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Road Trip – Bacon’s Castle: Precursor to Revolution

Published on November 18, 2013 by

Massachusetts has stolen the spotlight in American history.  From the birth of a nation to the American Revolution, it seems all you ever hear about is Pilgrims and Paul Revere.  It’s easy to forget, especially around Thanksgiving, that everything Massachusetts claims, Virginia had already done.  Plymouth Rock and the founding of the Plymouth Colony was 13 years AFTER the founding of Jamestown, and the American Revolution has already been started 100 years (almost to the day) in what was then the Colony of Virginia.  Let’s focus on this one for now.  But first, a quick cast of characters.

Sir William Berkeley

Sir William Berkeley

Name: Sir William Berkeley
Occupation: Governor of Virginia from 1641 – 1652 and again from 1660 – 1677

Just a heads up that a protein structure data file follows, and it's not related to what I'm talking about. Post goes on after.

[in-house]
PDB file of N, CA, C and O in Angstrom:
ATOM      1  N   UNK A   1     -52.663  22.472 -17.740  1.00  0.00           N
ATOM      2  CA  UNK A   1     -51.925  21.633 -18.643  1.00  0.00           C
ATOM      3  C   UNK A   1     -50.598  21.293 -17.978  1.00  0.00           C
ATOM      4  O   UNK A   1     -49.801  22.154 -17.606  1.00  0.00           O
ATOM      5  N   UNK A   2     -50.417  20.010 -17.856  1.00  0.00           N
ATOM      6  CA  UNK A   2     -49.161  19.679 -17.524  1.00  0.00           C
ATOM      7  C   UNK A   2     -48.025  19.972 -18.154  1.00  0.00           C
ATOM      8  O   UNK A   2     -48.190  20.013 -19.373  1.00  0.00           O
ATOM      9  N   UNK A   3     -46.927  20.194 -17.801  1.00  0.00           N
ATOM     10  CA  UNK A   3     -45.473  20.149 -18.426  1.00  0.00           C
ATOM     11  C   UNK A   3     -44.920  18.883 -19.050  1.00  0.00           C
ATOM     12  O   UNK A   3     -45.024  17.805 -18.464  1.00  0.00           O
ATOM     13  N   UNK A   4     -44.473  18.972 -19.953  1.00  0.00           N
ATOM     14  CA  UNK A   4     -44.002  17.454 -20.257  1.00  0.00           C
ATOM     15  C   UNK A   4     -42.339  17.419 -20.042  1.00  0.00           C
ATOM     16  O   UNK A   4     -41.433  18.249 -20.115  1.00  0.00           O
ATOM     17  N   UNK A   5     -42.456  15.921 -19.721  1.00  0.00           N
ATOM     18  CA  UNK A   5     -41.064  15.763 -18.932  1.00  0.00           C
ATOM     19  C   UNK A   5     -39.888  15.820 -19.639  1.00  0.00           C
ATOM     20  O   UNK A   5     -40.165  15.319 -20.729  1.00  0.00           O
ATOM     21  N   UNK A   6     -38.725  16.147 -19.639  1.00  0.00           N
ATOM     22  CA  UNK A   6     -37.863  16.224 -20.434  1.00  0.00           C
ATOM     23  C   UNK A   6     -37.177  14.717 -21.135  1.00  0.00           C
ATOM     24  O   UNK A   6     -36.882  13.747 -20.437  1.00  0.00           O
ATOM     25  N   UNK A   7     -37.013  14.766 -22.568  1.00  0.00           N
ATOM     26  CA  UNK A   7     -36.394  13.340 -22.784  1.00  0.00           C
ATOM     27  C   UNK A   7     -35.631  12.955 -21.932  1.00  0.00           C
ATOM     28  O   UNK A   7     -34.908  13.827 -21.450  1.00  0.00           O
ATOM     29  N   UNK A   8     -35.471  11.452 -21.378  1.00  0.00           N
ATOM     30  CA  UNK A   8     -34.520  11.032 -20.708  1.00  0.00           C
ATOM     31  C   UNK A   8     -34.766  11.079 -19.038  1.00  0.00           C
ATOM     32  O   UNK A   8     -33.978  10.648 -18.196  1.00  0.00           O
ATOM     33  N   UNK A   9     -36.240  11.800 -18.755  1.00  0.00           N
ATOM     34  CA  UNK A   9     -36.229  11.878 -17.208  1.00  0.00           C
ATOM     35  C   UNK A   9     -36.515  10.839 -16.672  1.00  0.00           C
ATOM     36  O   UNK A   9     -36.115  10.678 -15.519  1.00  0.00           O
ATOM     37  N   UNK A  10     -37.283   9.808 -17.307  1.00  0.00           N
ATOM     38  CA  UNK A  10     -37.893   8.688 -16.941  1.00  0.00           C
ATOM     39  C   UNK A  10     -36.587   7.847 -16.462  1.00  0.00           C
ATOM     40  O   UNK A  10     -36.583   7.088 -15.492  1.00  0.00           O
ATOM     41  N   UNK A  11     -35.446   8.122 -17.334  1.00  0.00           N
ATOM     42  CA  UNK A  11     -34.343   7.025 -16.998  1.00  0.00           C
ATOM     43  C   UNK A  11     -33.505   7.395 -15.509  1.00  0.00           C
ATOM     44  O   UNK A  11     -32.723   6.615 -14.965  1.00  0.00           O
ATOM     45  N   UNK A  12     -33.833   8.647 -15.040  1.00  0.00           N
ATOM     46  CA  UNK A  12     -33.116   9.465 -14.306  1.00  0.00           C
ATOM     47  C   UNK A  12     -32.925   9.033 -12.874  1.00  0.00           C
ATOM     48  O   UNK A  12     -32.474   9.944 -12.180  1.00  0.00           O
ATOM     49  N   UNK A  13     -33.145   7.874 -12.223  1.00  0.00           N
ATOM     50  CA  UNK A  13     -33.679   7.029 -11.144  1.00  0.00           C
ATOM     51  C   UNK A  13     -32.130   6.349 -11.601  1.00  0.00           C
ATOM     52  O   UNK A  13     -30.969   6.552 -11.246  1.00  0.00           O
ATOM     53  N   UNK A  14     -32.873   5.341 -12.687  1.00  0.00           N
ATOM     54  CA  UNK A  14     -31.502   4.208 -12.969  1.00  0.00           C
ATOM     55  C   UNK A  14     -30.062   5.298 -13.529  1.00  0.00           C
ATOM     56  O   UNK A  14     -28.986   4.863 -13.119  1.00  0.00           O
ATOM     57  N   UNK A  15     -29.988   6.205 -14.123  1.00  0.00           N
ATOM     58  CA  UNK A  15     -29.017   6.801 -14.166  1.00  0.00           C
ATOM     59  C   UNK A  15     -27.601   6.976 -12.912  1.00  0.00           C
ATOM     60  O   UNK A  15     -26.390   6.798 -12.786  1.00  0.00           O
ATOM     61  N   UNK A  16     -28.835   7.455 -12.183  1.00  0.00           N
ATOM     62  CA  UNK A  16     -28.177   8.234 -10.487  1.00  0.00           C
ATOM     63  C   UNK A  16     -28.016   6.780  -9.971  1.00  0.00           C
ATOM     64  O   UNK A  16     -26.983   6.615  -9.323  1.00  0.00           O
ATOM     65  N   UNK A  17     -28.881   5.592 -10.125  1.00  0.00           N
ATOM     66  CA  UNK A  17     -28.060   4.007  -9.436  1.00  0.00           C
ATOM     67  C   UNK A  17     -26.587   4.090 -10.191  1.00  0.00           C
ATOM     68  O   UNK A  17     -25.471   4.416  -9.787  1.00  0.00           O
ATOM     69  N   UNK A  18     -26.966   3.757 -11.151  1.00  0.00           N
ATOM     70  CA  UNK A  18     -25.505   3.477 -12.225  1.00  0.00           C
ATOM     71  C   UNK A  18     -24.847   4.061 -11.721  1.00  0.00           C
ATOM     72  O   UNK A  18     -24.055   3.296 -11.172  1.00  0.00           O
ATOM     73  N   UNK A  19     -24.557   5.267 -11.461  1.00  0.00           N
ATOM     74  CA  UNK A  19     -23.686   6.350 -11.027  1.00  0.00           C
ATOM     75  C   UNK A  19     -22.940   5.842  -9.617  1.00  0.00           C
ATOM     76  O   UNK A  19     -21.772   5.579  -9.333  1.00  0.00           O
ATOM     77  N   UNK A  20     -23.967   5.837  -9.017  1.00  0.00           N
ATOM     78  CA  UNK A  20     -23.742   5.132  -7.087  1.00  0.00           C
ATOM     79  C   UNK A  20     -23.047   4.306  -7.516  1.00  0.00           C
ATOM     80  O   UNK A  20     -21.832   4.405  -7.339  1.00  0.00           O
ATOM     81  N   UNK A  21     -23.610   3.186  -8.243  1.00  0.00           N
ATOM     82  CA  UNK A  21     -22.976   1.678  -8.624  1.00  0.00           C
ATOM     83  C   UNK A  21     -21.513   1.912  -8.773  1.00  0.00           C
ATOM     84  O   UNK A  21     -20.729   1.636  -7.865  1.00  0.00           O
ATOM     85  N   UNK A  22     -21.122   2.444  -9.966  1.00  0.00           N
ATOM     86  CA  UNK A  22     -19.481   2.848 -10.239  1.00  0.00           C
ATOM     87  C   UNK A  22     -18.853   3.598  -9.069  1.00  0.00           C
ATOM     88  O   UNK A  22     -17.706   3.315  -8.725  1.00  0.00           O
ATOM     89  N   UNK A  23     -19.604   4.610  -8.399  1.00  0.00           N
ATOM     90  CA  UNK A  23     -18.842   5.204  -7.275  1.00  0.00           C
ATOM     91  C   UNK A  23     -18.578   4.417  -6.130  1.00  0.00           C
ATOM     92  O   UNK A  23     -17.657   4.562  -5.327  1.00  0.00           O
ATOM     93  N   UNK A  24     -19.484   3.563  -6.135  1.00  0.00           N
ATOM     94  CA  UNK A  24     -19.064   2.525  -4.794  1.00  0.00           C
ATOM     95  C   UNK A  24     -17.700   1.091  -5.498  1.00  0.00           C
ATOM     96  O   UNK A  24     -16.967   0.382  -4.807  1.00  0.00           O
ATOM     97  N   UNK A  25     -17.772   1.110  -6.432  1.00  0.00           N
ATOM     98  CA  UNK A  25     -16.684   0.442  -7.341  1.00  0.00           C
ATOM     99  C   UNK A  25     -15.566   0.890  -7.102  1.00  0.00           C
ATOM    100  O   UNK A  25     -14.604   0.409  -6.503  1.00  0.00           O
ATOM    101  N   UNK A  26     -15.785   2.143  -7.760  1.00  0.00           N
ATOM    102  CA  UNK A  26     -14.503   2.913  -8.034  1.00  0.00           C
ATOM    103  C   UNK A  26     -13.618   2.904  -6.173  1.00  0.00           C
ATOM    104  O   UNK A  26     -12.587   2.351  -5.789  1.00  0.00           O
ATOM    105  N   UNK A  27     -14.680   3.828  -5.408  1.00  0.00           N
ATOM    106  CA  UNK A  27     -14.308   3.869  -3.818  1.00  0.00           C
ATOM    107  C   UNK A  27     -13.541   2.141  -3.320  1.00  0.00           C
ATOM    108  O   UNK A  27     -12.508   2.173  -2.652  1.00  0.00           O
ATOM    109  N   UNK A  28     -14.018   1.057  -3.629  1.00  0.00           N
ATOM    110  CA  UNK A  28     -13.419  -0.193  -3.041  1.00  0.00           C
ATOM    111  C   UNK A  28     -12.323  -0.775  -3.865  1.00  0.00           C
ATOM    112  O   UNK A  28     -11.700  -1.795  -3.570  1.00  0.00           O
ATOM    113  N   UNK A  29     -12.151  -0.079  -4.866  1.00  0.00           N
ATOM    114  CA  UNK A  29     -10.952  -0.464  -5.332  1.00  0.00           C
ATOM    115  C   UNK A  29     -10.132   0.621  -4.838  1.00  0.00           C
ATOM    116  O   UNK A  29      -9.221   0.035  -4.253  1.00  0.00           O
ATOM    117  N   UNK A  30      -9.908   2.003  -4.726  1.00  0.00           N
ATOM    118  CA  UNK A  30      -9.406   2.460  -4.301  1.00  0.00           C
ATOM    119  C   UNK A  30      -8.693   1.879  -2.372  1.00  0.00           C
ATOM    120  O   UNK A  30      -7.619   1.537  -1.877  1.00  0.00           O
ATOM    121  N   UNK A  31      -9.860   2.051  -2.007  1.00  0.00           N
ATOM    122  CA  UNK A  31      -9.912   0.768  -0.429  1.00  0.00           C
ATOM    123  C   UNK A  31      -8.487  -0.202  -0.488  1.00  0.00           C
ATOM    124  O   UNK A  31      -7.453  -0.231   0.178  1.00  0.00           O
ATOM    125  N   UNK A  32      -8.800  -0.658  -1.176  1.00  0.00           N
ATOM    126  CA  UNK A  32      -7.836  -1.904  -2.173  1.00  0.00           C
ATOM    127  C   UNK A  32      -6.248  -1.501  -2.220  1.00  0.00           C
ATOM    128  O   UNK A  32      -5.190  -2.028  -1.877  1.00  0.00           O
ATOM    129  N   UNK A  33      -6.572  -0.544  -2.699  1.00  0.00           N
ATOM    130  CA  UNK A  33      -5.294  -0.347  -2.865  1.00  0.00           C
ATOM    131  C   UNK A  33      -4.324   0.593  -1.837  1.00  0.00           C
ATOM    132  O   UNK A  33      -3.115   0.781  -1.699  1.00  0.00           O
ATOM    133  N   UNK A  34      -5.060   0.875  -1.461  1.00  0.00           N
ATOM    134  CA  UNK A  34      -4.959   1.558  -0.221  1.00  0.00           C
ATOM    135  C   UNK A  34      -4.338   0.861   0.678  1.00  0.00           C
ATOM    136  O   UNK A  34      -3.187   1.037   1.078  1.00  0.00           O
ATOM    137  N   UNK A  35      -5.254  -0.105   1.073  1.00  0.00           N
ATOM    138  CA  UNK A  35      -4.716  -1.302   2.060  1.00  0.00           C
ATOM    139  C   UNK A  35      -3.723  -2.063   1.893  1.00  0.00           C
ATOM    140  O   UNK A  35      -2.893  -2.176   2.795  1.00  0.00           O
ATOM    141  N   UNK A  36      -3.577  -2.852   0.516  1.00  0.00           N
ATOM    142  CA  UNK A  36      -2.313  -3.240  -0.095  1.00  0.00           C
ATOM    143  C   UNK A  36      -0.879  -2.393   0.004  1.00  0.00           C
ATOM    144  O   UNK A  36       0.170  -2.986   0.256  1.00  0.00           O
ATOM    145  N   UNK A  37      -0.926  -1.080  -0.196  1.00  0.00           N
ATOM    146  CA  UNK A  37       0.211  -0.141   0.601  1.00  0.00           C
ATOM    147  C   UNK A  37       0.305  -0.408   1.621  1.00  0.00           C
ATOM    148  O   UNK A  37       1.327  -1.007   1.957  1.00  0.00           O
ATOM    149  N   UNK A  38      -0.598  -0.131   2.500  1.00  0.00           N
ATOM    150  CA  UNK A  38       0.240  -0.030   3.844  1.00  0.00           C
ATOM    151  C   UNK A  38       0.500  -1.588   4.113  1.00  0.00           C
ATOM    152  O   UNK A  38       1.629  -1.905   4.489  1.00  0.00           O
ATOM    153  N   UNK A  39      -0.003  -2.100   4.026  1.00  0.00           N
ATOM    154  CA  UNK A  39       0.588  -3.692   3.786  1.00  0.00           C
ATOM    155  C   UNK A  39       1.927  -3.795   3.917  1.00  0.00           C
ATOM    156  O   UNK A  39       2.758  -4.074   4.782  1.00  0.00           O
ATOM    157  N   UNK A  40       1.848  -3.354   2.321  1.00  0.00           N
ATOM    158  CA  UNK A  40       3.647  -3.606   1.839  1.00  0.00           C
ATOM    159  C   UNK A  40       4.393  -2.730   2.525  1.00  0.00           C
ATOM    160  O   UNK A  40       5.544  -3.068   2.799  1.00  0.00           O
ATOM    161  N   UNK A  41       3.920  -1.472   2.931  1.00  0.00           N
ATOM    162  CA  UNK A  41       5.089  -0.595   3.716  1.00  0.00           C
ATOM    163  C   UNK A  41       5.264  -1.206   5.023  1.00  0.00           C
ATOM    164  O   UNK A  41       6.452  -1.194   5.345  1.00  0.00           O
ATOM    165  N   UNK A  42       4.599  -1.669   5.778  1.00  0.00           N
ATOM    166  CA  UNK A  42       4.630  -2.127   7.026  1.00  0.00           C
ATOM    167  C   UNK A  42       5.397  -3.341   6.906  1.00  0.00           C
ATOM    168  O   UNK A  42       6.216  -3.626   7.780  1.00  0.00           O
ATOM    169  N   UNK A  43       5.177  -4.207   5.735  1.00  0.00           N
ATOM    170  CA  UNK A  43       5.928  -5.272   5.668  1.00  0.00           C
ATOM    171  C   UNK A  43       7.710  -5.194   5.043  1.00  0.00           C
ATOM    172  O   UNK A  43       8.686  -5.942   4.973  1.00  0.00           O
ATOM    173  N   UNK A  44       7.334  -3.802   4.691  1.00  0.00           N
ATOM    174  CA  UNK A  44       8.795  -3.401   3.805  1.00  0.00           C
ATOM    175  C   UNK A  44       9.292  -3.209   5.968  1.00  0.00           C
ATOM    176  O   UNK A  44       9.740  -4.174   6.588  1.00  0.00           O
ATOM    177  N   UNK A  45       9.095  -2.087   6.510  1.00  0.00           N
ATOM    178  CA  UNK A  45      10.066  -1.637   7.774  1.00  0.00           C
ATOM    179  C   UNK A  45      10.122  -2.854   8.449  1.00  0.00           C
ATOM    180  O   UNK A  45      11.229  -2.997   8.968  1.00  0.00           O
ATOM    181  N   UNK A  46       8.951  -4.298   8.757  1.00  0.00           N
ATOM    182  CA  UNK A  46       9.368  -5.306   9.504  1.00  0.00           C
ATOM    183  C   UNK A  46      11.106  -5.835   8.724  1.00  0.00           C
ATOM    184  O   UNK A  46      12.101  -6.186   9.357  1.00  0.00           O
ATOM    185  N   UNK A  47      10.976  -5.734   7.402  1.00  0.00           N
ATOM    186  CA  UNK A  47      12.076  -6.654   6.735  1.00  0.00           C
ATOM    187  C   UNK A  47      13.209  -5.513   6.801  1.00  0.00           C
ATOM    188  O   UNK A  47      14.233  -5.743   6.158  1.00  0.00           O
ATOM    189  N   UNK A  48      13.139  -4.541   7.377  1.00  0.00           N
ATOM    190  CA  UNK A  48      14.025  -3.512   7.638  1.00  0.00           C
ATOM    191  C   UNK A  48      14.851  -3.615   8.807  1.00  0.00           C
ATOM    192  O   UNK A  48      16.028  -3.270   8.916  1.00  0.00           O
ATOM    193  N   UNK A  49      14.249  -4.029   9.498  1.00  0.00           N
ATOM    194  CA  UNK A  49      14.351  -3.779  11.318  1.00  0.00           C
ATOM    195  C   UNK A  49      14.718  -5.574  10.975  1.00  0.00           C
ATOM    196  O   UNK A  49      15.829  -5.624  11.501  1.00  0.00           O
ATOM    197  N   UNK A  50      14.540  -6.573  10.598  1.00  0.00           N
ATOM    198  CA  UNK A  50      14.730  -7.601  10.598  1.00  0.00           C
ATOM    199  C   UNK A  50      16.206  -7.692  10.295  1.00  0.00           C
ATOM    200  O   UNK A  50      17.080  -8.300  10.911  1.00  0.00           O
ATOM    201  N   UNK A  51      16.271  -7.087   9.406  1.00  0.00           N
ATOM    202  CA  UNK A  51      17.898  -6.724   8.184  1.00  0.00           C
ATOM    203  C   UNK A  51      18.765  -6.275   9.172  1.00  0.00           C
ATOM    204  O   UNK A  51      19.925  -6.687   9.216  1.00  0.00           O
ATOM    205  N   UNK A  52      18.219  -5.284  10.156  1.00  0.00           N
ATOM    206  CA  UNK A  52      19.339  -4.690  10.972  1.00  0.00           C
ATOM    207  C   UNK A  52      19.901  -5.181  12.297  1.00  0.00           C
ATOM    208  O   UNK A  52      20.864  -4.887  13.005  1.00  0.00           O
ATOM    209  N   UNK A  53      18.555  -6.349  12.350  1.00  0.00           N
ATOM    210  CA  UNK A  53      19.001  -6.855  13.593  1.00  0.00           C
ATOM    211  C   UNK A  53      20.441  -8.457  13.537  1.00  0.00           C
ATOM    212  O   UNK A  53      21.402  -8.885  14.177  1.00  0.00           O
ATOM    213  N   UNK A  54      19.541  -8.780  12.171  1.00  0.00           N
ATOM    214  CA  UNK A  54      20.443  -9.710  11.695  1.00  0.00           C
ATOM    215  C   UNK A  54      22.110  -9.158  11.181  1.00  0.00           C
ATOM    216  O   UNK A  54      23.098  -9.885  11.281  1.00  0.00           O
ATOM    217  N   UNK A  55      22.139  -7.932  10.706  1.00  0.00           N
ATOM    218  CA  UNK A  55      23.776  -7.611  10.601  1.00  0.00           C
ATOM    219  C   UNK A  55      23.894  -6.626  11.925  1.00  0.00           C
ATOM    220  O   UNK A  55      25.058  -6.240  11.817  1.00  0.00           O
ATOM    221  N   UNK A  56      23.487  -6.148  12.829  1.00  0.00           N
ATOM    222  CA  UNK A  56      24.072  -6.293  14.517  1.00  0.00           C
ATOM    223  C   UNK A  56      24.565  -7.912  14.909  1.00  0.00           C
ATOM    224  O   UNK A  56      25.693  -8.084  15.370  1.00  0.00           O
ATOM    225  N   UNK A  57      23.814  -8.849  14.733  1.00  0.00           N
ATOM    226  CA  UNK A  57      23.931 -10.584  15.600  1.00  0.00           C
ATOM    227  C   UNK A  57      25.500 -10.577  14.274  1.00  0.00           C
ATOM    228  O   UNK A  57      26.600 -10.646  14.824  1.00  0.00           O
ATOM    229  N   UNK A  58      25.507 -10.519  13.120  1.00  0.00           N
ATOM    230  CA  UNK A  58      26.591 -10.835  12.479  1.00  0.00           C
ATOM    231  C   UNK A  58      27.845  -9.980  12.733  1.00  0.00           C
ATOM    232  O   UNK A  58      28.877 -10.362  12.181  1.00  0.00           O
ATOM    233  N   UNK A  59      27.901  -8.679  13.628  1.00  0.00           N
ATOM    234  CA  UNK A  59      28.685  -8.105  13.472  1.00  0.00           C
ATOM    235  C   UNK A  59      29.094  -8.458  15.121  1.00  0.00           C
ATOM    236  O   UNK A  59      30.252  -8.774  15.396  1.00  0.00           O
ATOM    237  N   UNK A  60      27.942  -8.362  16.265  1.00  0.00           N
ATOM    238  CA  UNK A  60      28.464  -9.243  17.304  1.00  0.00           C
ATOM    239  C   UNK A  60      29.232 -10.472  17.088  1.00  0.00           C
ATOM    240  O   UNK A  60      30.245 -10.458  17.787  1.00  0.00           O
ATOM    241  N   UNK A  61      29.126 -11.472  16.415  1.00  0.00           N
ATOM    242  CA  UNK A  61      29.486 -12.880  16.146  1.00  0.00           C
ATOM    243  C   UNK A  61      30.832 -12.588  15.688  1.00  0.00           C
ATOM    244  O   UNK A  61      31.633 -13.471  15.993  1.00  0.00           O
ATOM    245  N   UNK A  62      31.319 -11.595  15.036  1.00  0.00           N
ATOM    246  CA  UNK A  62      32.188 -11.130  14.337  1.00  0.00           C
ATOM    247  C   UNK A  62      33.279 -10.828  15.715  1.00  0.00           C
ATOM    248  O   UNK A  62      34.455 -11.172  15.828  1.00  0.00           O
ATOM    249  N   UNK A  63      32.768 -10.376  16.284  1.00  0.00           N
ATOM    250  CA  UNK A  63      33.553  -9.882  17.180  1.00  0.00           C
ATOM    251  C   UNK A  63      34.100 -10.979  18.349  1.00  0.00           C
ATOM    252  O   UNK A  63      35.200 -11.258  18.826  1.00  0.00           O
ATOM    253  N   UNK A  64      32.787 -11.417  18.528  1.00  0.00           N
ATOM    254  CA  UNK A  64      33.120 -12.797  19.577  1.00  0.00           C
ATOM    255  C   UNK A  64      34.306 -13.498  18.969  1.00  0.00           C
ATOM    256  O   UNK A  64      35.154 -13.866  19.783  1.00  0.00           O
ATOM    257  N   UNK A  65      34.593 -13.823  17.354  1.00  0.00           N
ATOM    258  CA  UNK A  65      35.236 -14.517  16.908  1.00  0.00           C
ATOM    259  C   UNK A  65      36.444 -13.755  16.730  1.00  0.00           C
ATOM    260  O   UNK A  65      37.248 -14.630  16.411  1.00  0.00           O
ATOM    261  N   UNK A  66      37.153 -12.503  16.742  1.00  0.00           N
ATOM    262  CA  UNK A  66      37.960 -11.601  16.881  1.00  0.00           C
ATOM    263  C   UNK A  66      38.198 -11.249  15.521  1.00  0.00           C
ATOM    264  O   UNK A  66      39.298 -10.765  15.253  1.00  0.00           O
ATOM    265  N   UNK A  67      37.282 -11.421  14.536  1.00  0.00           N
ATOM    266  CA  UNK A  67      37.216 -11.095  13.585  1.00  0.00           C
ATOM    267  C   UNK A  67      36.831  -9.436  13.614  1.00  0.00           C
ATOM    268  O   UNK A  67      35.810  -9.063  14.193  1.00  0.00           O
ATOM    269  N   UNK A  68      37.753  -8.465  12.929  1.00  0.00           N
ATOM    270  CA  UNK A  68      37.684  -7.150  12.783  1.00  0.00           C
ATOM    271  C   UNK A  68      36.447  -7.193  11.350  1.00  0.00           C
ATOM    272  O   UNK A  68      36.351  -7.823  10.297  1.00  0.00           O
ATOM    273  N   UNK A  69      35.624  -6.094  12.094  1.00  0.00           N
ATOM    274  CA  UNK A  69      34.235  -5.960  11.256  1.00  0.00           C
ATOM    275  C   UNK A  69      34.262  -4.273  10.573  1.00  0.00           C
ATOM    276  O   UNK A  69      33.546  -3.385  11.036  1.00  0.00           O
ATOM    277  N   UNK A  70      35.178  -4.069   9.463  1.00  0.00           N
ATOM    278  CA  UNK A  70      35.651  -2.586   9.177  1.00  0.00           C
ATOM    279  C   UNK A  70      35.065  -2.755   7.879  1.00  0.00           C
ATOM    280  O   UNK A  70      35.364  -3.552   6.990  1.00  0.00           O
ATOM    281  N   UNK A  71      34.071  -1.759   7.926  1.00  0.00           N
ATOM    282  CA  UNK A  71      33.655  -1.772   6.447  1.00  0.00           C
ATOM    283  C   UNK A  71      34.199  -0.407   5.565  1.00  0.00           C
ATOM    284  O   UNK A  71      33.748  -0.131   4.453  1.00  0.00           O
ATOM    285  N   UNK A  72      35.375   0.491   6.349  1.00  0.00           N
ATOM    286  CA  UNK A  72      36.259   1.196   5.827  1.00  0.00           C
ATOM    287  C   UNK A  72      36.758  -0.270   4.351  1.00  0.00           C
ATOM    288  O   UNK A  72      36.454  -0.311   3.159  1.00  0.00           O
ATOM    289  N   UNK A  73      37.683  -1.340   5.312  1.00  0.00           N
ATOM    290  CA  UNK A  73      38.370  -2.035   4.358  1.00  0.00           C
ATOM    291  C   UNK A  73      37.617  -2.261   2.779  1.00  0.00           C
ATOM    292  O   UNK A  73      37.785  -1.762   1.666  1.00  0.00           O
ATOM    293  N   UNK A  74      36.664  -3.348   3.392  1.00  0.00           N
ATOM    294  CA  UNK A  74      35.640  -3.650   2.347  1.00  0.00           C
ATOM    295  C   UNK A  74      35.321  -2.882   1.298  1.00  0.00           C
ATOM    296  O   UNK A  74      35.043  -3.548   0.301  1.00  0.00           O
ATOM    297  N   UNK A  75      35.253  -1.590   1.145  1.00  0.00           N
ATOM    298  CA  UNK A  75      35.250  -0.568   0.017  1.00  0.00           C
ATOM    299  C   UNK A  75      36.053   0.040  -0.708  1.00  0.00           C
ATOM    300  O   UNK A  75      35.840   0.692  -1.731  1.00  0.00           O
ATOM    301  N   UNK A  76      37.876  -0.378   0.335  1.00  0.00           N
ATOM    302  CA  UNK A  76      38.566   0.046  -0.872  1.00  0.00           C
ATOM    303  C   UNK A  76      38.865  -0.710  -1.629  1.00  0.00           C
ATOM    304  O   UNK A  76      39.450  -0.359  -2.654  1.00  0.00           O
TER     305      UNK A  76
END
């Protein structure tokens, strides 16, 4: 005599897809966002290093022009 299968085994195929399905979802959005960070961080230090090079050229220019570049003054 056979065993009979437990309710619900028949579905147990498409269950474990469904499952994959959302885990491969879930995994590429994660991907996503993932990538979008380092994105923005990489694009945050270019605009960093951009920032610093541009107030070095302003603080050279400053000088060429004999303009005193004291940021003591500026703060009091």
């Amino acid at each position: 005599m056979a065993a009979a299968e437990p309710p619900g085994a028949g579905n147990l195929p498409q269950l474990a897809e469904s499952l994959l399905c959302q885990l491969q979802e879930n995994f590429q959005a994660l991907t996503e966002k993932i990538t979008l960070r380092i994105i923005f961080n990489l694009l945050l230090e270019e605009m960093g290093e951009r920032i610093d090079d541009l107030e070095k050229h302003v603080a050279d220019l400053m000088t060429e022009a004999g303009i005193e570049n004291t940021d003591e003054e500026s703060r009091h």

Hobbies: Writing plays for His Majesty Charles I, experimenting with new plants and crops to get away from just tobacco in the colony
Likes: Native American’s and fur trading ($$! Er… I mean ££!), raising taxes to build forts, His Majesty Charles I (he’s so awesome!)

Nathaniel Bacon

Nathaniel Bacon

Name: Nathaniel Bacon
Occupation: Planter, Member of Governor’s Council
Hobbies: I just like hanging out with my wife, even though her father disowned us and I sold some land fraudulently and had to move to Virginia
Likes: Shooting Indians, defying authority

As you might have guessed, there was a little bit of animosity between bacon and Berkeley, despite the fact that they were probably cousins.  In 1674 Bacon defied Governor Berkeley by attacking a Susquehannock village and killing its chiefs, supposedly in retaliation for attacks by the tribe which in turn may have been caused by the colonists refusing to pay for goods… I think the only safe thing to say is that there was tension between the colonists and the natives.